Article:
The inventory of breeding avifauna on the Rohrschollen Island nature reserve (LPO 2000) has helped to identify 54 species in the forest massif and 30 species on alluvial meadowland.

Among the latter, we find heritage species indicative of the habitats in which they live and of the integrity of these habitats.

Forest habitats

The forest habitats (from pioneer forest to hardwood forest) enable 6 species of lowland woodpecker to live on the site: Black Woodpecker (Dryocopus martius), Green Woodpecker (Picus viridis), Grey-headed Woodpecker (Picus canus), Great Spotted Woodpecker (Dendrocopos major), Middle Spotted Woodpecker (Dendrocopos medius), Lesser Spotted Woodpecker (Dendrocopos minor).
The forest massif also shelters several species of birds of prey, including the Black Kite (Milvus migrans), attracted by the water courses and stands of stagnant water, which constitute its fishing grounds. The Goshawk (Accipiter gentilis) and the Sparrowhawk (Accipiter nisus) are species typically attracted to the forest habitat itself, which provides them with an excellent hunting ground.
And the trees uprooted by the storm in 1999 are a godsend for the Kingfisher (Alcedo atthis), which can hollow out its nest in the slabs of earth thus formed.

Aquatic habitats

The internal hydrographic network (as well as the Old Rhine) and the stretches of water connected to it allow the nesting of waterfowl such as the Tufted Duck (Aythya fuligula), the Coot (Fulica atra), the Mallard (Anas platyrhynchos) and the Mute Swan (Cygnus olor). Perhaps, one day, we will witness the return of a species absent from the site since 2005, the Little Grebe (Tachybaptus ruficollis).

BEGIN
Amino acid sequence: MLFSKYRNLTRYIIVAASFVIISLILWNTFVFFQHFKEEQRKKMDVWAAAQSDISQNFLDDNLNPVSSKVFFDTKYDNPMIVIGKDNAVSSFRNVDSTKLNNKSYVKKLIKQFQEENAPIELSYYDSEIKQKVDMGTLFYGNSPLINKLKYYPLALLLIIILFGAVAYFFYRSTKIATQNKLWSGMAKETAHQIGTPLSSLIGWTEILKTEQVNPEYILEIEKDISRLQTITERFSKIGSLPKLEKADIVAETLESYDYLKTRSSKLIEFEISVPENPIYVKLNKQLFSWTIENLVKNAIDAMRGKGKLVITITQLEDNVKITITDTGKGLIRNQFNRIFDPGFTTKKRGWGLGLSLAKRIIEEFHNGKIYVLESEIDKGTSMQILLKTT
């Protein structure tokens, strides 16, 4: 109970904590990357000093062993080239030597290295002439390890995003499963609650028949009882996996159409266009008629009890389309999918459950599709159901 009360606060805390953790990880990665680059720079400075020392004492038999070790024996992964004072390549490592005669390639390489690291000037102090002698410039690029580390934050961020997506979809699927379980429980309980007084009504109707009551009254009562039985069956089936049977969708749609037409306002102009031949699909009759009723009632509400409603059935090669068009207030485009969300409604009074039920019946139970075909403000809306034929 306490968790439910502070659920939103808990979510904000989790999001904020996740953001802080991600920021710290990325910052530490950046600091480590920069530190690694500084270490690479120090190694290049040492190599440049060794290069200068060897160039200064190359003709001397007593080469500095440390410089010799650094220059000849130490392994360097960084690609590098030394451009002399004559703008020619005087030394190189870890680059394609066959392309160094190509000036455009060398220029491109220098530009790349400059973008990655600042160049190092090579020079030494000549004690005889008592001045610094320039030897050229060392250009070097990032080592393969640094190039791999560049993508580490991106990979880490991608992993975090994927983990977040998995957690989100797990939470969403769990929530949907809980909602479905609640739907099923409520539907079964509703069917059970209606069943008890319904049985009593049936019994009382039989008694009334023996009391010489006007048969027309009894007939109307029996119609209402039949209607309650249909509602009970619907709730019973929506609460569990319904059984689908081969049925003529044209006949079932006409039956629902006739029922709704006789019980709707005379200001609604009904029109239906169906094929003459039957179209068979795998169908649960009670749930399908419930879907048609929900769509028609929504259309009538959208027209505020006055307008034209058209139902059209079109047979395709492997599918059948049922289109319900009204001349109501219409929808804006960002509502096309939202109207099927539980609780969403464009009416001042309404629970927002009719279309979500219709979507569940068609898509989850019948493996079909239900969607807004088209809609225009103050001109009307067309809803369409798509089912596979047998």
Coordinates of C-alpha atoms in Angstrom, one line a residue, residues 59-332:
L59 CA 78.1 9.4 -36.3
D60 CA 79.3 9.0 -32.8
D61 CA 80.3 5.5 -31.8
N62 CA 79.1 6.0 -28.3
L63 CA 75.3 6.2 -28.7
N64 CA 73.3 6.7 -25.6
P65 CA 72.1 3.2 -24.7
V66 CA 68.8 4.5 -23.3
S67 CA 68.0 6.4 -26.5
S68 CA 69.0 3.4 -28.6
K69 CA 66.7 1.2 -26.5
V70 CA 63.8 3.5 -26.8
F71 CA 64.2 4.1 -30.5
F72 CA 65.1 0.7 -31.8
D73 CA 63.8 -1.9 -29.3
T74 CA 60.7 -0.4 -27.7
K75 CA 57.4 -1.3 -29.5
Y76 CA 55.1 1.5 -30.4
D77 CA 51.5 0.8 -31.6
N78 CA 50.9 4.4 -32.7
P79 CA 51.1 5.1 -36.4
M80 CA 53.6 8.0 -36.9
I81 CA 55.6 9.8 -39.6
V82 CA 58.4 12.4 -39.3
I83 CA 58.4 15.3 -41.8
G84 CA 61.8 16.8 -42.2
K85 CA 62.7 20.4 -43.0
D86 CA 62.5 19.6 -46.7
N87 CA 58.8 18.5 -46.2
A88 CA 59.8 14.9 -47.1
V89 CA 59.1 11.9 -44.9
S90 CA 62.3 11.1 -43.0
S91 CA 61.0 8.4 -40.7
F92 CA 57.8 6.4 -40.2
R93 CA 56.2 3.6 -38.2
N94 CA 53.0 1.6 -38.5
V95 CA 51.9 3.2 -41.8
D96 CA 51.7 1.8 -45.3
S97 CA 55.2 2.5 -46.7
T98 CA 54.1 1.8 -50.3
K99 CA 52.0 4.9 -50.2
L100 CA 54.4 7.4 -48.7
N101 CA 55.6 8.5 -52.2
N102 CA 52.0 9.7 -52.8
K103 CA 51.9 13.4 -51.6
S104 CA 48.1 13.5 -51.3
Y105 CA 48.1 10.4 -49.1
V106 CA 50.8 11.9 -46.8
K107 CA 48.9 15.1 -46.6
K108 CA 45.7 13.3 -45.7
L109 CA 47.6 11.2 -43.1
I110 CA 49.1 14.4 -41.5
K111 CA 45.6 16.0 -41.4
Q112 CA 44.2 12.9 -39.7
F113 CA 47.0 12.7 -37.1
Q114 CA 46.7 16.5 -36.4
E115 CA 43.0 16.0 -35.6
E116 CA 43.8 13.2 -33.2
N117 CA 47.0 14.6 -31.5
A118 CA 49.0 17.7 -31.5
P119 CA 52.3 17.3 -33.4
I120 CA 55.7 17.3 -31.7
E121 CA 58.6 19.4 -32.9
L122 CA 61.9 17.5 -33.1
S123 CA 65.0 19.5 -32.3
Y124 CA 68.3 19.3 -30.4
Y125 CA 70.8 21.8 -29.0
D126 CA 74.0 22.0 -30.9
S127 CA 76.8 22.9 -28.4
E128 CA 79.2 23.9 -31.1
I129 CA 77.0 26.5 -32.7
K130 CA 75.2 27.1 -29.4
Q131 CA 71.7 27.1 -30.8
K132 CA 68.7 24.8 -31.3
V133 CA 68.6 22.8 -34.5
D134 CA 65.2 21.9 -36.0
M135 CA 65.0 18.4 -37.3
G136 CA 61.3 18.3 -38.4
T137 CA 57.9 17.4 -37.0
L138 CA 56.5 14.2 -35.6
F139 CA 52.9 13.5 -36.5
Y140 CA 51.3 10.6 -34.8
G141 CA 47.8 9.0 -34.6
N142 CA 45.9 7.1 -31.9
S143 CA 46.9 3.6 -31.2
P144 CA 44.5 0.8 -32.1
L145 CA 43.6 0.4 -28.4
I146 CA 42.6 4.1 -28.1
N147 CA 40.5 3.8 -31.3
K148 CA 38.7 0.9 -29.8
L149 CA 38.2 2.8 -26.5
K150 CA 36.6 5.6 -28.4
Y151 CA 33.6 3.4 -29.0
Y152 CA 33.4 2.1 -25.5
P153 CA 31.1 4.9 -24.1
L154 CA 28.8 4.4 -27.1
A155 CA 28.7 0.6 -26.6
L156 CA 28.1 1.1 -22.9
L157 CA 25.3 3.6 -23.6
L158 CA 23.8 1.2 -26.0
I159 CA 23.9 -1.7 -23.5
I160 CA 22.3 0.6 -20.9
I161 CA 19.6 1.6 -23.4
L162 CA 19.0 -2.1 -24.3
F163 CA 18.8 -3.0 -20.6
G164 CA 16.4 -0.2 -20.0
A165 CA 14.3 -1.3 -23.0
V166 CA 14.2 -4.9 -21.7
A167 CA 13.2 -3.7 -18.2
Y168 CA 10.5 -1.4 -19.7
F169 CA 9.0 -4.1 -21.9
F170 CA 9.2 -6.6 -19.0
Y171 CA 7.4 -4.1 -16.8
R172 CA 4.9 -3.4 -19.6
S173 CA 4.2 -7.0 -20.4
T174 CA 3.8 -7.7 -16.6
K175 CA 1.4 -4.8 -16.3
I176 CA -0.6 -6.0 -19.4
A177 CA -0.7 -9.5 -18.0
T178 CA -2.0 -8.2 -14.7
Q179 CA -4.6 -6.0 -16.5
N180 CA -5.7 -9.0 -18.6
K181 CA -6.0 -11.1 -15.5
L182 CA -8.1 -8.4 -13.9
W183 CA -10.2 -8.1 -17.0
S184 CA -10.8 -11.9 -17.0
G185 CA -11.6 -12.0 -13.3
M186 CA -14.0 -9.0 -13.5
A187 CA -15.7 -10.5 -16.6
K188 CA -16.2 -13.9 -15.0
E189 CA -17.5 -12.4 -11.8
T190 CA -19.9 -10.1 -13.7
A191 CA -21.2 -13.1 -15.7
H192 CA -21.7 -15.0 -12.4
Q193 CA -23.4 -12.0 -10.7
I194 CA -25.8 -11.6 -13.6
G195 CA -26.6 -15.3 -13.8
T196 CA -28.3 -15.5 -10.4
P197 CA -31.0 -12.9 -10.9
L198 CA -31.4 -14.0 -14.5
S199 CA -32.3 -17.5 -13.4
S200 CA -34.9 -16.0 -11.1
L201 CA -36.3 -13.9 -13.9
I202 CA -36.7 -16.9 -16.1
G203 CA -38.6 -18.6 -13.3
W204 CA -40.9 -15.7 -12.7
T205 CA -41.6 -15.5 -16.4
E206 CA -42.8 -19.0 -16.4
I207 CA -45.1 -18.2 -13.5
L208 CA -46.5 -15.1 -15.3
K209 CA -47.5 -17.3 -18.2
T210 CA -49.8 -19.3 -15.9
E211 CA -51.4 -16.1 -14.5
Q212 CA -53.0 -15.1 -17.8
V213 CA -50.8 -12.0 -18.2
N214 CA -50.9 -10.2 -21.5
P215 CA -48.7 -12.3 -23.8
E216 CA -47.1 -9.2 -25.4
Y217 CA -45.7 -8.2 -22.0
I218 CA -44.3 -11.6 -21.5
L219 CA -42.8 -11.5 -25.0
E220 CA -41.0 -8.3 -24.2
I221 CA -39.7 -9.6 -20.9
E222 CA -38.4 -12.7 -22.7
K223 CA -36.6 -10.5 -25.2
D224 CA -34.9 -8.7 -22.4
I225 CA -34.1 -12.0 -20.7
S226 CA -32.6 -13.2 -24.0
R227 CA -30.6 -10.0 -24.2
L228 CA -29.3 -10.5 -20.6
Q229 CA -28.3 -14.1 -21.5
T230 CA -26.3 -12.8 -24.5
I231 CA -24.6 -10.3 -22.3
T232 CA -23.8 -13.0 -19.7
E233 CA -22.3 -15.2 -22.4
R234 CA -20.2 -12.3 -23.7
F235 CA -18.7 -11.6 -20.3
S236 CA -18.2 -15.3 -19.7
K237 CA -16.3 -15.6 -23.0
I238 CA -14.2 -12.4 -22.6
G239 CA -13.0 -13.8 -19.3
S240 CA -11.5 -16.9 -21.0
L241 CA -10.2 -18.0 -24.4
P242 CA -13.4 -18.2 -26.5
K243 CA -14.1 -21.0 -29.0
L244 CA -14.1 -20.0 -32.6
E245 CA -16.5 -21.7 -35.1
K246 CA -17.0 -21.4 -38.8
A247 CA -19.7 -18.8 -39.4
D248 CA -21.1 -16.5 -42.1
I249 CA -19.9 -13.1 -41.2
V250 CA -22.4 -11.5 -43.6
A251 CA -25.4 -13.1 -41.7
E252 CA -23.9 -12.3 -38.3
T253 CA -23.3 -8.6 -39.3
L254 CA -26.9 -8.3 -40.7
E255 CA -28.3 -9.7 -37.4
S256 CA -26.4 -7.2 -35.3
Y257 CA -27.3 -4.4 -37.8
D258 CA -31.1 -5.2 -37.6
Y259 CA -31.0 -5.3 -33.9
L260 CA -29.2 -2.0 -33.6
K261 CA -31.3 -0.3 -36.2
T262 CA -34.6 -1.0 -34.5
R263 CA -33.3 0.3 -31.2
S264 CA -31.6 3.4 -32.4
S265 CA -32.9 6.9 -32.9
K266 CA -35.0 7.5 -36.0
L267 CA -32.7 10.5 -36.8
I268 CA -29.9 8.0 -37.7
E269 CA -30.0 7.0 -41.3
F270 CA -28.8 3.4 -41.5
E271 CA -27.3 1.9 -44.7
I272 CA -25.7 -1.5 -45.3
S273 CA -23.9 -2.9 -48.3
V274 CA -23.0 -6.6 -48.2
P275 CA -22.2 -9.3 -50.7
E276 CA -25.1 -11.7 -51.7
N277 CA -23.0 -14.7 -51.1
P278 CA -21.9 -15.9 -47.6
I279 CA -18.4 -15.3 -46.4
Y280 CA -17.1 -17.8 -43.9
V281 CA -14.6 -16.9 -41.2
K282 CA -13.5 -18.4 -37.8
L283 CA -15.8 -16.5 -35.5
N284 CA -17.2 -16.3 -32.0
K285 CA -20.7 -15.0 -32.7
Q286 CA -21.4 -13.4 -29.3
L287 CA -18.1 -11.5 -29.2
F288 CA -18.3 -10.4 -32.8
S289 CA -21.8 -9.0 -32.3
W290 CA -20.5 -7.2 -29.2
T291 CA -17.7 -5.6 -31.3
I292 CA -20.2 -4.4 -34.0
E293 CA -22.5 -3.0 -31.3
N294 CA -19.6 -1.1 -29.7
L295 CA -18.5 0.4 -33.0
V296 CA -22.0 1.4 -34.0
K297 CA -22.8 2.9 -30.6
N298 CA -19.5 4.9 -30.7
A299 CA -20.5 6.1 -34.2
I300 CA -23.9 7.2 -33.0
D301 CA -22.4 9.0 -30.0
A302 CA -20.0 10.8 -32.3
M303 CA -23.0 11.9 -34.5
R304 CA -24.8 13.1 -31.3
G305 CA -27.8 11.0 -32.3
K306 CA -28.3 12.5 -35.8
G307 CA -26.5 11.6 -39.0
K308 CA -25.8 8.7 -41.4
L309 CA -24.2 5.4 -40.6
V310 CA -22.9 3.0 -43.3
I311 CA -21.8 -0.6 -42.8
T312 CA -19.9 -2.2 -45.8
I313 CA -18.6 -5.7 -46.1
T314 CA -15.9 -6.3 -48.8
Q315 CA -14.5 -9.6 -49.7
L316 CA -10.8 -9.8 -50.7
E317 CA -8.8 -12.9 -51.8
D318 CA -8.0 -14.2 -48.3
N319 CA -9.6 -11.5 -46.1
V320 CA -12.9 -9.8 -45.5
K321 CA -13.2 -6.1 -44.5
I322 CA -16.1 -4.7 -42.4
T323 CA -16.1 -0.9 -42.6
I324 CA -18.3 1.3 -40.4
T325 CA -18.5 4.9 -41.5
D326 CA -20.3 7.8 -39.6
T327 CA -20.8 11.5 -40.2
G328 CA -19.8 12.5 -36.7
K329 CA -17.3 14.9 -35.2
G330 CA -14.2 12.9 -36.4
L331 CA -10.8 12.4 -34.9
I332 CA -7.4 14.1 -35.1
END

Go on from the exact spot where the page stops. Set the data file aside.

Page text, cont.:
Meadow habitats

Thanks to the mosaic of habitats available and the preservation of certain groves, the alluvial meadow too enables some remarkable bird species to nest.
The Red-backed Shrike (Lanius collurio) is doubtless the species that best represents the alluvial meadow, where it seeks out tall, herbaceous vegetation dotted with groves where it can find nesting sites and the numerous animal species (Orthoptera, small mammals) necessary to its diet.
Other species nest at the very heart of the tall herbaceous vegetation or even in the reed beds (palustrine species): Grasshopper Warbler (Locustella naevia) (absent from the site since 2005-2006), Marsh Warbler (Acrocephalus palustris), Reed Warbler (A.scirpaceus), Reed Bunting (Emberiza schoeniclus).
This open habitat is also favourable to the Kestrel (Falco tinunculus), which hunts here and also takes advantage of the pylons on the meadows to nest.

Scientific surveys

To provide an overview of the effect of the management in place in the alluvial meadowland on the species living in this habitat, the City of Strasbourg, thanks its annual spring survey (survey using binoculars), maps the territory to produce a census of the number of specific breeding pairs and locate the nesting sectors of the Kestrel (Falco tinunculus), the Yellowhammer (Emberiza citrinella), the Marsh Warbler (Acrocephalus palustris), the Red-backed Shrike (Lanius collurio)… and the Grasshopper Warbler (Locustella naevia), should the latter ever return.

As of 2012, an inventory of forest avifauna will be compiled every five years using listening posts to monitor the avifauna (IPA). Uniformly spread throughout the massif, they will provide data on the exact number of breeding pairs for each species as a result of two series of monitoring missions at each listening post in the course of the season (mid-April and mid-May).

Finally, surveys by canoe throughout the summer period (6 passes from mid-June to mid-August) help to track the populations of breeding waterfowl by counting the broods and/or breeding pairs along the internal hydrographic network and the Old Rhine.

Green Woodpecker © Sylvain HELLIO
Little Grebe © Sylvain HELLIO
Red-backed Shrike ©Sylvain HELLIO
Coot eggs © Camille HELLIO